Introducing shuffleboard2js - a shuffleboard like dashboard for the web!

For those who enjoy creating custom HTML/Javascript dashboards using pynetworktables2js, I’m happy to introduce shuffleboard2js!

The aim of this project is to provide a framework that makes making custom web based widgets as easy as possible. Widgets that you create can be dragged onto a shuffleboard like interface and saved for later use. Out of the box, the dashboard currently only comes with a gyro widget and a simple widget for displaying mjpg camera streams. More will be added in the future (and if you create a really cool widget you want to share feel free to contribute!), but creation of widgets is mostly left to users.

shuffleboard2js relies on RiotJS, a simple UI library for creating custom tags.

To install, make sure to install python 3 on your computer, and on Windows you can execute:

py -3 -m pip install shuffleboard2js

On Linux/OSX you can execute:

pip install shuffleboard2js

Documentation and more information can be found here: https://shuffleboard2js.readthedocs.io/en/latest/index.html

Source code can be found here: https://github.com/robotpy/shuffleboard2js

Documentation is incomplete and the project is a little rough at the moment. There are known issues in firefox and edge, so I would suggest trying it out with chrome or safari for now. I’m currently looking for feedback and testers, so let me know if you’re interested.

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Just wanted to give an update. Various bug fixes have been resolved, new features have been added, and most of the widgets from Shuffleboard have been added. Here’s an image of the interface with a bunch of those widgets added to it:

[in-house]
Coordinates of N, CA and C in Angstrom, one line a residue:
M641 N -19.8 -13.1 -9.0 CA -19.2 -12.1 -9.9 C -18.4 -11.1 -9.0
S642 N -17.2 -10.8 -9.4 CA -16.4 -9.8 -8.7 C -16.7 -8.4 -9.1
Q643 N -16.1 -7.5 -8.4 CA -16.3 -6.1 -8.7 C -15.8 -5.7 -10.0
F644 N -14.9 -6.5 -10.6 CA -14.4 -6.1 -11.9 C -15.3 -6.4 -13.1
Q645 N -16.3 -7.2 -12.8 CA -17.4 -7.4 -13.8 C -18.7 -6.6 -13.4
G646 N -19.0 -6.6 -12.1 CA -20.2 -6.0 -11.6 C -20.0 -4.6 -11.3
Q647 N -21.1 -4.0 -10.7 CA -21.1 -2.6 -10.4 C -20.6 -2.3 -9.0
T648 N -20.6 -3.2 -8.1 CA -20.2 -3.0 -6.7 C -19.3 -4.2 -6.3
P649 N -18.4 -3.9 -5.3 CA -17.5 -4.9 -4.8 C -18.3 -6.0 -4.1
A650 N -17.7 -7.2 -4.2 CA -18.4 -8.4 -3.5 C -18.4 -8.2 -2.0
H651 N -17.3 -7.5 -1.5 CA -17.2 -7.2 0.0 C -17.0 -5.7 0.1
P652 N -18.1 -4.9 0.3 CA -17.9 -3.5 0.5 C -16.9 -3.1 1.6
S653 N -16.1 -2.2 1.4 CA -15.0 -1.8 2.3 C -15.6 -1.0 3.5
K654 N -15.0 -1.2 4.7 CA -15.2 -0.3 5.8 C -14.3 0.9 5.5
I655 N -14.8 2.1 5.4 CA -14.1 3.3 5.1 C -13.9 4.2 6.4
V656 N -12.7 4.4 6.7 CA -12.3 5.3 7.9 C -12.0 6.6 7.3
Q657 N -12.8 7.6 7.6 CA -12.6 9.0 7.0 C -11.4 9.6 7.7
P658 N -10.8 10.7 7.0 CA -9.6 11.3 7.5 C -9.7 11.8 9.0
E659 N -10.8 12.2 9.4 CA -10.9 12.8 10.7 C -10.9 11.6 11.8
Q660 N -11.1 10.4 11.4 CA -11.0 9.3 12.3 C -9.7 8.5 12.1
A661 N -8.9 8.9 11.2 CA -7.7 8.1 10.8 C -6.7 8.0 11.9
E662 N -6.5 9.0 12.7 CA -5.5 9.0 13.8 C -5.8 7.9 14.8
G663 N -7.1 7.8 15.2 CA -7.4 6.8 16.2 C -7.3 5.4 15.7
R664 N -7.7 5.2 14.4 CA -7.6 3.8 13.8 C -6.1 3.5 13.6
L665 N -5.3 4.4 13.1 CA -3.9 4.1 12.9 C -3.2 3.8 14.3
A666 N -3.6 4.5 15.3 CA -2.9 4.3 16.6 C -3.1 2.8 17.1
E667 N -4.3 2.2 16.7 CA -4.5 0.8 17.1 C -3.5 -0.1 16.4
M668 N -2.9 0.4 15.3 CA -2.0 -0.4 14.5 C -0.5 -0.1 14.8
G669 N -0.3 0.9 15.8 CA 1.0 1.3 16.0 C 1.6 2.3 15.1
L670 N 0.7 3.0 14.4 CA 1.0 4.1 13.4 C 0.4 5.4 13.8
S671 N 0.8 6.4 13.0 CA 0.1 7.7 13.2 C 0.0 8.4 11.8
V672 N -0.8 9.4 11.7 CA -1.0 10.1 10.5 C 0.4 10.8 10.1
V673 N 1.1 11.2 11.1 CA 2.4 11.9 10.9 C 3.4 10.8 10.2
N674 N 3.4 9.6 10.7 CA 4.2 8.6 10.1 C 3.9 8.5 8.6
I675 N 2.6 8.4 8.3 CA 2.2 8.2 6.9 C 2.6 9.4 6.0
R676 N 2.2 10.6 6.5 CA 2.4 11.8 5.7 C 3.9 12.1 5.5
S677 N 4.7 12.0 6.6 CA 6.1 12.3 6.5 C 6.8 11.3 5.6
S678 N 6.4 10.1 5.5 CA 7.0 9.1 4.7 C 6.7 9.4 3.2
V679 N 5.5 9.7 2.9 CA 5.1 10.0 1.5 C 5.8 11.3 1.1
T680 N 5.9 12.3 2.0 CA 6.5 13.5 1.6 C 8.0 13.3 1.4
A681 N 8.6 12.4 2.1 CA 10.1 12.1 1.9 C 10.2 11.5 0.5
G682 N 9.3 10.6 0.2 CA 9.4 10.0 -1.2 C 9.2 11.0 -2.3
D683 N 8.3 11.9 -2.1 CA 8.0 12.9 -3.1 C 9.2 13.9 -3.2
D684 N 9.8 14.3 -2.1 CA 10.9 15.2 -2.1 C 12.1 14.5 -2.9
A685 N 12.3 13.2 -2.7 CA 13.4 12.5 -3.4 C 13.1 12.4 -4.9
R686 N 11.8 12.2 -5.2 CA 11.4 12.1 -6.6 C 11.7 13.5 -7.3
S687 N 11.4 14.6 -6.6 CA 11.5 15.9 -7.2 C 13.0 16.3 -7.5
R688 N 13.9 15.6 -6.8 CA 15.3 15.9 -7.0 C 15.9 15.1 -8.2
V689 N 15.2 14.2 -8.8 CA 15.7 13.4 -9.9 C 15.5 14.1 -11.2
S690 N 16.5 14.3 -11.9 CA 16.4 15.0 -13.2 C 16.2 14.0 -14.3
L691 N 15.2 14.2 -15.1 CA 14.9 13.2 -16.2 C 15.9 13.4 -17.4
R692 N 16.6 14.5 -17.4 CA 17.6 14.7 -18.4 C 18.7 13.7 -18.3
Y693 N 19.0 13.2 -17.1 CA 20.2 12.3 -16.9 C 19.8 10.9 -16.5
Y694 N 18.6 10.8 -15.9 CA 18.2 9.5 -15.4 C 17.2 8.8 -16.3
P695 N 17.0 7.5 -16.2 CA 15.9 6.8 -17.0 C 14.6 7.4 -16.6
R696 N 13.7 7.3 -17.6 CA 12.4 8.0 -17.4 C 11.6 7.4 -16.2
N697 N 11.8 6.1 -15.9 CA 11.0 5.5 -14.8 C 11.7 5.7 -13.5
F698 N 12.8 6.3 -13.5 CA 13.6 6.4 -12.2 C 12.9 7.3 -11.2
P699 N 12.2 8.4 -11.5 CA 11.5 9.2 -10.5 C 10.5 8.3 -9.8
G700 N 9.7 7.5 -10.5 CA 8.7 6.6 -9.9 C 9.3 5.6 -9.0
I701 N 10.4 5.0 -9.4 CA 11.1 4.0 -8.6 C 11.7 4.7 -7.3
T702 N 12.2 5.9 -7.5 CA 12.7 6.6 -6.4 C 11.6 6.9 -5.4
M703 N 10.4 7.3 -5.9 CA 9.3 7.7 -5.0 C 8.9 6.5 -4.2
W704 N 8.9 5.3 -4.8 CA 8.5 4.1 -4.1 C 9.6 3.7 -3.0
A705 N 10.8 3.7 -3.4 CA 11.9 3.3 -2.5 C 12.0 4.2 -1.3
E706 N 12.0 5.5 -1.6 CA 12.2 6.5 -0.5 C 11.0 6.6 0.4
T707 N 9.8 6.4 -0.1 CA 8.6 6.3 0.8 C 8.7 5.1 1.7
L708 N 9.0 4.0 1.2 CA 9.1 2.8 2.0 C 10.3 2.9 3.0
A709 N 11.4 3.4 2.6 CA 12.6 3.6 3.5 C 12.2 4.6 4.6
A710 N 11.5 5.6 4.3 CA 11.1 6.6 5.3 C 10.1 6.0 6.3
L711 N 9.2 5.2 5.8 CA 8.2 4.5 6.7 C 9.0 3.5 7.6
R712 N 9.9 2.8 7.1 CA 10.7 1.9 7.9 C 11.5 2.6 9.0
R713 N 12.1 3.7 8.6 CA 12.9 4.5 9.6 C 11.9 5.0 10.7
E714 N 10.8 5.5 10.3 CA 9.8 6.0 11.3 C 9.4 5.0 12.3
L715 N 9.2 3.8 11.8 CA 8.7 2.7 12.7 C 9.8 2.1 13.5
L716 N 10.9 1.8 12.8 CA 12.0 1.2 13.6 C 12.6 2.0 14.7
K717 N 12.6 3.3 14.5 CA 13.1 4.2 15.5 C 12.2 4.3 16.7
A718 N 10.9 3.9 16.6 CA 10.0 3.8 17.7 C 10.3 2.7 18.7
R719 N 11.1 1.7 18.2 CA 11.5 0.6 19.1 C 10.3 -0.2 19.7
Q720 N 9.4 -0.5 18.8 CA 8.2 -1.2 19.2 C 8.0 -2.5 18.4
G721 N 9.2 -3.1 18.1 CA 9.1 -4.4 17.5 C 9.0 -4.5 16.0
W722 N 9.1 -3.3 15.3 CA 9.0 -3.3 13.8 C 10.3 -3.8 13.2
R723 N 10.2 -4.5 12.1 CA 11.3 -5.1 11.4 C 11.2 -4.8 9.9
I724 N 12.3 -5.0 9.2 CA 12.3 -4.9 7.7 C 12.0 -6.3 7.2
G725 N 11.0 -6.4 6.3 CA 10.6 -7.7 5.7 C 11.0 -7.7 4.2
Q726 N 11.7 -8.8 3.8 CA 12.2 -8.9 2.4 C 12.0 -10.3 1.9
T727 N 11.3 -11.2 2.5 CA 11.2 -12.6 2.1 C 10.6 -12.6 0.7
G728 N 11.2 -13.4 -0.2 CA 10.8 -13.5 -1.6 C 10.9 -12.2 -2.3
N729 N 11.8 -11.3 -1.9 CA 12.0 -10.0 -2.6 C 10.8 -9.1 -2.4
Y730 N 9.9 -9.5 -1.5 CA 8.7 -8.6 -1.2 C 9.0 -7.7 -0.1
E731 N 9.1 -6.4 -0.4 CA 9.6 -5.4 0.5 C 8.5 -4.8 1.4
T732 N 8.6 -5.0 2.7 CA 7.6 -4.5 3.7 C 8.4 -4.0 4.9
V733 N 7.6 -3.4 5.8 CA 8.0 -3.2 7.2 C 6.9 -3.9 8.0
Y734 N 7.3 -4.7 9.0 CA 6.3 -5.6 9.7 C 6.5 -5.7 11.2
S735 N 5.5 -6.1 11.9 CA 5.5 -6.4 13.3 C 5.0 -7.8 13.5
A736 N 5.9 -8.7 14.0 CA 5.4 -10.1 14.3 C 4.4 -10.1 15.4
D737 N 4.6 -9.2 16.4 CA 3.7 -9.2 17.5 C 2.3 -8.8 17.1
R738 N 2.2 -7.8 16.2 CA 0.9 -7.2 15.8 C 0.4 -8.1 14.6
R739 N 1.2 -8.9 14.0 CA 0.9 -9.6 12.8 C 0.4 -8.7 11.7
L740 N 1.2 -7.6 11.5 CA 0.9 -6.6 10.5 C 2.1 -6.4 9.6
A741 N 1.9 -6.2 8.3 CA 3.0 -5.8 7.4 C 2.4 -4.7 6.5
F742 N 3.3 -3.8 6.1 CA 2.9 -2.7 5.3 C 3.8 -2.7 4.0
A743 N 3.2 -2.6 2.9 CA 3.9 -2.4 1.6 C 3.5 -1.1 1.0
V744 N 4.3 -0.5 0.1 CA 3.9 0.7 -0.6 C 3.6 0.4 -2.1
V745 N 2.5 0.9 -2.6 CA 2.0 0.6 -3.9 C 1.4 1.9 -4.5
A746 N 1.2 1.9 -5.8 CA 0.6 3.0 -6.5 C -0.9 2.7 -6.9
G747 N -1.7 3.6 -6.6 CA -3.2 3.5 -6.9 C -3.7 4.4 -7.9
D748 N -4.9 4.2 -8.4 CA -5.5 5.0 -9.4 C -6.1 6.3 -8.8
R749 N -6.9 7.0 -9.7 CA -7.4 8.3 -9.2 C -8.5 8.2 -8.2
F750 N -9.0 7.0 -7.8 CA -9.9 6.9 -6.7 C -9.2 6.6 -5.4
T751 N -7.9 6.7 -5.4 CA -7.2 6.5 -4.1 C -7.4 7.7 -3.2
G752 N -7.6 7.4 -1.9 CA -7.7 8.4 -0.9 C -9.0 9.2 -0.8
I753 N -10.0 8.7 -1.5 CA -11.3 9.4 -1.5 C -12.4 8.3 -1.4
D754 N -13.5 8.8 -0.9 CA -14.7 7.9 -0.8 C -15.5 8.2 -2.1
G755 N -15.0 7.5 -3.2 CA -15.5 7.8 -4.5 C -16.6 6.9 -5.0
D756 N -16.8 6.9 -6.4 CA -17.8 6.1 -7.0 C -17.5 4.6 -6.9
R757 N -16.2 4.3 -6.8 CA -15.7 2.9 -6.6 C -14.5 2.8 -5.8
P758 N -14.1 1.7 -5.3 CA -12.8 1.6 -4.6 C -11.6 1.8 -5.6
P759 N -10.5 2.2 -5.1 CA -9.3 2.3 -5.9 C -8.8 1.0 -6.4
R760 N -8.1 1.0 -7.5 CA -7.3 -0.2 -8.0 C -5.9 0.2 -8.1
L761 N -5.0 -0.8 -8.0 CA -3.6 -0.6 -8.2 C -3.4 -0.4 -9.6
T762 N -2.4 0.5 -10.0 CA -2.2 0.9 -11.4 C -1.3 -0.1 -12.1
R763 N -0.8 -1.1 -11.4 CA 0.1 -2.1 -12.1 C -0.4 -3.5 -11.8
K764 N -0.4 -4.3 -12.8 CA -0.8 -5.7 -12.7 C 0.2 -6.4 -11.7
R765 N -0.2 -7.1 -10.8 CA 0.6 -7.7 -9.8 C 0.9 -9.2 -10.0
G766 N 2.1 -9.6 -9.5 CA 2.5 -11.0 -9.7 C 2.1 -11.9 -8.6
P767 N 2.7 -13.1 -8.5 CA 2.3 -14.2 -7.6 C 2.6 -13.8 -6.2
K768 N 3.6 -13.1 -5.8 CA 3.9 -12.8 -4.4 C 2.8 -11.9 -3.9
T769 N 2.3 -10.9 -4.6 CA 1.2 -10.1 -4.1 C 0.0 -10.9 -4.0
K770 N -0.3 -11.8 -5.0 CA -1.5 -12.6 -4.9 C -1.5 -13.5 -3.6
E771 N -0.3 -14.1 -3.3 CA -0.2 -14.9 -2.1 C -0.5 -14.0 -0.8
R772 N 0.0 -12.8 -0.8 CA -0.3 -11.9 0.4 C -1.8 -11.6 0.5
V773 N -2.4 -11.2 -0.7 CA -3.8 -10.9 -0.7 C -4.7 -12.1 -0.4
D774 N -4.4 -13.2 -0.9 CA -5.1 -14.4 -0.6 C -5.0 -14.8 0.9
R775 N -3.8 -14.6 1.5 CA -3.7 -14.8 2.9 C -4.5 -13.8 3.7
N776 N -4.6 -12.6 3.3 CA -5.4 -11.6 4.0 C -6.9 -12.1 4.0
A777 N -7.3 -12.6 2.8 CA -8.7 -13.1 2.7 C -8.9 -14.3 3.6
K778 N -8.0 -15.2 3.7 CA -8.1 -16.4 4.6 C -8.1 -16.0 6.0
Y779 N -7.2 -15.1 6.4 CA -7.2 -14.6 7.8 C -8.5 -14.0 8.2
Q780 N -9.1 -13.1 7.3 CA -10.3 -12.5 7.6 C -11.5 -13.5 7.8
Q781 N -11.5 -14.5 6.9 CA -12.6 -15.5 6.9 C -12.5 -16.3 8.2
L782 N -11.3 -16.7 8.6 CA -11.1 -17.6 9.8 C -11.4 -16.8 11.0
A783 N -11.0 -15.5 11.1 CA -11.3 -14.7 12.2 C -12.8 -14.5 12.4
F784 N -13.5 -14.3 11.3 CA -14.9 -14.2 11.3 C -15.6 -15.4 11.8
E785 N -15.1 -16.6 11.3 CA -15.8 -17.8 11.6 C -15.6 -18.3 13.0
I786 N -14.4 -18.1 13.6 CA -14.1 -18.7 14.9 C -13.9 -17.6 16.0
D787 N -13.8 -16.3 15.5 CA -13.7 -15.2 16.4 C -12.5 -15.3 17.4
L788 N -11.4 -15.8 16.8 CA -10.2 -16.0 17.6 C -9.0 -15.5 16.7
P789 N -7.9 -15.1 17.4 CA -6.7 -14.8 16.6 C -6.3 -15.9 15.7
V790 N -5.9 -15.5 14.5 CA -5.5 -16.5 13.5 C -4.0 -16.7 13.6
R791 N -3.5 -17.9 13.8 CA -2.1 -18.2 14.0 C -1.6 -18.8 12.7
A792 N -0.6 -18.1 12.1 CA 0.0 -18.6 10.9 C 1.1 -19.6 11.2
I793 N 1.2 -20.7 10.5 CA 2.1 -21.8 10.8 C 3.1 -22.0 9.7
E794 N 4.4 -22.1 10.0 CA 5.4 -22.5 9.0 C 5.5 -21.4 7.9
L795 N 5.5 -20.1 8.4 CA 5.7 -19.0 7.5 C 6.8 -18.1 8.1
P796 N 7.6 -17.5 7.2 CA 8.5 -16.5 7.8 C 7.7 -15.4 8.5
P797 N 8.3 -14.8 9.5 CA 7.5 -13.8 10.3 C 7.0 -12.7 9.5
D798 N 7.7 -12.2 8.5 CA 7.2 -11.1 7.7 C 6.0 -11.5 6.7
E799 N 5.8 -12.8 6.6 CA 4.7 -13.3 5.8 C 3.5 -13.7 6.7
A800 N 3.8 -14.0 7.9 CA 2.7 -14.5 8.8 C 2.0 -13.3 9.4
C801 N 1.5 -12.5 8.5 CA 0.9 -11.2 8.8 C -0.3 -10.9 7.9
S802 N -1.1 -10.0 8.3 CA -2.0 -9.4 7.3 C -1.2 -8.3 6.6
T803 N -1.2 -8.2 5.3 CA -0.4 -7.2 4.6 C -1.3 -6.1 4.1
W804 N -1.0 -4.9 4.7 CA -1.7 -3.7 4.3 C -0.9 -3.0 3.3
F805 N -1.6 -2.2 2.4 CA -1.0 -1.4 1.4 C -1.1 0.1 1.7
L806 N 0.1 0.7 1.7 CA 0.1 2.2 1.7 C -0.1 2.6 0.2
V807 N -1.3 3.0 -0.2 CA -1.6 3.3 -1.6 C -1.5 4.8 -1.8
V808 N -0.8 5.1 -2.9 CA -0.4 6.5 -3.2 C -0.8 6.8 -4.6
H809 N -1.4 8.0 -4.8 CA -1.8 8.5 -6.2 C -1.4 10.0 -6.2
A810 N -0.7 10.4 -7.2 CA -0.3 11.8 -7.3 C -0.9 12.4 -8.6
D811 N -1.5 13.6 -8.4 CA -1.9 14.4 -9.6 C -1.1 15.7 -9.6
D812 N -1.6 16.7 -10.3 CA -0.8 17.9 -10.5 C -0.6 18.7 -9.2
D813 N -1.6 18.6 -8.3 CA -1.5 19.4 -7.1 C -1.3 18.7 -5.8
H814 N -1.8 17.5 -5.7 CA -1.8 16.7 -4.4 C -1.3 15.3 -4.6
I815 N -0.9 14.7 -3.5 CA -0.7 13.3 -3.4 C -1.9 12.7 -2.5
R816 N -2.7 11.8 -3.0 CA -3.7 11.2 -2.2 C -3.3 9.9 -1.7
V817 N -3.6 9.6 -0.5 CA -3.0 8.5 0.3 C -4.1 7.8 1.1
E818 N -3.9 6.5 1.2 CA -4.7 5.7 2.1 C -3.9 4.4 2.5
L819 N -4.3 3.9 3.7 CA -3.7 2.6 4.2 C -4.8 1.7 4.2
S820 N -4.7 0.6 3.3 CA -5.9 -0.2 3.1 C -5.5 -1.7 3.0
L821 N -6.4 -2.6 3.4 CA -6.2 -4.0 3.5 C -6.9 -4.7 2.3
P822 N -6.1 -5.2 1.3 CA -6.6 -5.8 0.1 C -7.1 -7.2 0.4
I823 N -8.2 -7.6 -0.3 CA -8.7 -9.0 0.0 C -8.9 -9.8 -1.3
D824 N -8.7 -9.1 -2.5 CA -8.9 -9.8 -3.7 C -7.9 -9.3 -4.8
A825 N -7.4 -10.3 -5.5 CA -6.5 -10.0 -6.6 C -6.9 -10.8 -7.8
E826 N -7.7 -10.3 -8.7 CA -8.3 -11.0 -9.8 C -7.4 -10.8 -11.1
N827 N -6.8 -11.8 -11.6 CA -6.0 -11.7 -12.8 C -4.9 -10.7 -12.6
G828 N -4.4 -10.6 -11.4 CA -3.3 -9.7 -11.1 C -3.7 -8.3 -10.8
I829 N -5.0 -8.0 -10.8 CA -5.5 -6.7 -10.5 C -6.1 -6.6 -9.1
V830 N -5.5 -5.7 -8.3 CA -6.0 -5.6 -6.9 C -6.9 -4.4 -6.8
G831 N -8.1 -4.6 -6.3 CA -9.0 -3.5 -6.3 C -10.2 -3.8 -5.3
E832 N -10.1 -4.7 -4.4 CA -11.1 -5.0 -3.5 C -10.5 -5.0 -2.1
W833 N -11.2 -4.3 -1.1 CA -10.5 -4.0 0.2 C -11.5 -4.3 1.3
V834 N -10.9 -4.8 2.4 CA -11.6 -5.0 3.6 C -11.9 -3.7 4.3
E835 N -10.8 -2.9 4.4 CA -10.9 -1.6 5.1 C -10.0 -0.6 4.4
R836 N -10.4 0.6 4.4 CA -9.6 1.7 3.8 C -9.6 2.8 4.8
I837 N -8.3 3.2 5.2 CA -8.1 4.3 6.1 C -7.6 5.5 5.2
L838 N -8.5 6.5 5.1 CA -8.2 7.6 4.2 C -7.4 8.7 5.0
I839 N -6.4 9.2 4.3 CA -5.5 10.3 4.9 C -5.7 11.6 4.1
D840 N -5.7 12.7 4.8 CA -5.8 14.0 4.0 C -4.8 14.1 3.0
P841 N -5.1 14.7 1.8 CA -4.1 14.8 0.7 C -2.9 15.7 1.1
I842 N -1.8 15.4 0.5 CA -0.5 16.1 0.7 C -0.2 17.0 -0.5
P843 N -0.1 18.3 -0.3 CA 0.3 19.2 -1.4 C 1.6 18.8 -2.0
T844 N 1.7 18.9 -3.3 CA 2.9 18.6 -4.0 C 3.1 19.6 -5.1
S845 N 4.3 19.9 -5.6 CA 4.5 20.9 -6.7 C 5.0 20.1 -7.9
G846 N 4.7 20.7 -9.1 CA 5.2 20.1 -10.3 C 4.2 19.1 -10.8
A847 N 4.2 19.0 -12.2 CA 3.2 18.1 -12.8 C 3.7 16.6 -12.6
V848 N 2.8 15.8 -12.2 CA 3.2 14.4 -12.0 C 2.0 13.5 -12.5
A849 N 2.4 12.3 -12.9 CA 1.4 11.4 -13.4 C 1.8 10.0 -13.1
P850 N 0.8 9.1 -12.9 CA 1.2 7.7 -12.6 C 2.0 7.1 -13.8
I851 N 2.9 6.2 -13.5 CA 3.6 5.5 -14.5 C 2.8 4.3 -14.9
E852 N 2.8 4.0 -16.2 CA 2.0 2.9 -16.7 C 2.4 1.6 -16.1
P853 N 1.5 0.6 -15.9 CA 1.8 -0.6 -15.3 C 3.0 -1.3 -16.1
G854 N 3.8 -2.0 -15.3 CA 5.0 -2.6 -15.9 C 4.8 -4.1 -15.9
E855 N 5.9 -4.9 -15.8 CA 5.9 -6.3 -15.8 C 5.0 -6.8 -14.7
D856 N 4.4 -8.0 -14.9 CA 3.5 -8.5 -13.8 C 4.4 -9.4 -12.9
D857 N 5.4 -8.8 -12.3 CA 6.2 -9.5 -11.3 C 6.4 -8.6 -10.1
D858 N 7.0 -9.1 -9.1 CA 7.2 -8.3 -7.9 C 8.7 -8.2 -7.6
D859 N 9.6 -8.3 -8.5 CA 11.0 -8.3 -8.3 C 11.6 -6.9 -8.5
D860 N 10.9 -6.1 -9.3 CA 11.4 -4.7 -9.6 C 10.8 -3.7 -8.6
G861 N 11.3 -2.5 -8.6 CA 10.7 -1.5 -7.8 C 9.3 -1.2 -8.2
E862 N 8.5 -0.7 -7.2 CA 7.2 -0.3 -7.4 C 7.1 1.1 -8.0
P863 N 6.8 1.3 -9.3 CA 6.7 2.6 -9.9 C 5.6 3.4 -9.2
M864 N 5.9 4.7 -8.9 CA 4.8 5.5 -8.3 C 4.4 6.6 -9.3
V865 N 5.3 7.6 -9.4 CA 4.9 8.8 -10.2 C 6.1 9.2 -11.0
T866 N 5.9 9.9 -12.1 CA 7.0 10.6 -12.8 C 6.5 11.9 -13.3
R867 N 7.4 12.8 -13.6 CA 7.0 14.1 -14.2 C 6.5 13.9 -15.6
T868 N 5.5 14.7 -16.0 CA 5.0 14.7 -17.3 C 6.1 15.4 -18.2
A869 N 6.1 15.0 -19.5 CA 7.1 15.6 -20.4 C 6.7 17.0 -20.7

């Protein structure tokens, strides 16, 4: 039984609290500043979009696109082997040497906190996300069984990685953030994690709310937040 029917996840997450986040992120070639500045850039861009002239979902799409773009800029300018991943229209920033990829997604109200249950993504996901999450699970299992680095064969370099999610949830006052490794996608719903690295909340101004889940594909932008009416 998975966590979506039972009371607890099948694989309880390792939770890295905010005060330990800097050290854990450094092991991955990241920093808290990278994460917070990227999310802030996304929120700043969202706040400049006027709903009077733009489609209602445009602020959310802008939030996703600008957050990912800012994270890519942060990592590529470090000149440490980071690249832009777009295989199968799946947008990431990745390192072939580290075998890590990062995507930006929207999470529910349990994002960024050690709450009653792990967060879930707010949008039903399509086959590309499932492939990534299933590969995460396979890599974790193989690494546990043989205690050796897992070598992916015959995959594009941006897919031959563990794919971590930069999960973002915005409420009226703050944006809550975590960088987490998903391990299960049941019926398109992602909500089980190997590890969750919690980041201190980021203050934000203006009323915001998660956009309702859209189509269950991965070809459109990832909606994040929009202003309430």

Although shuffleboard2js has a lot of the features and widgets the original shuffleboard has, the goal isn’t to make a javascript clone of the program, but to provide people who love using web technologies the means to create their own custom widgets/dashboards. Shuffleboard2js provides a pretty simple framework for users to create their own widgets specific to their needs.

For example, a student from team 2423 built a touchscreen interface to control the elevator and climbing mechanism for our robot this year using shuffleboard2js. Touching the points on the rocket and cargo ships moved the elevator to a specific height. The interface was very useful and intuitive and won us the Innovation in Control award at the NE District North Shore and NE District Greater Boston events!

climb-time

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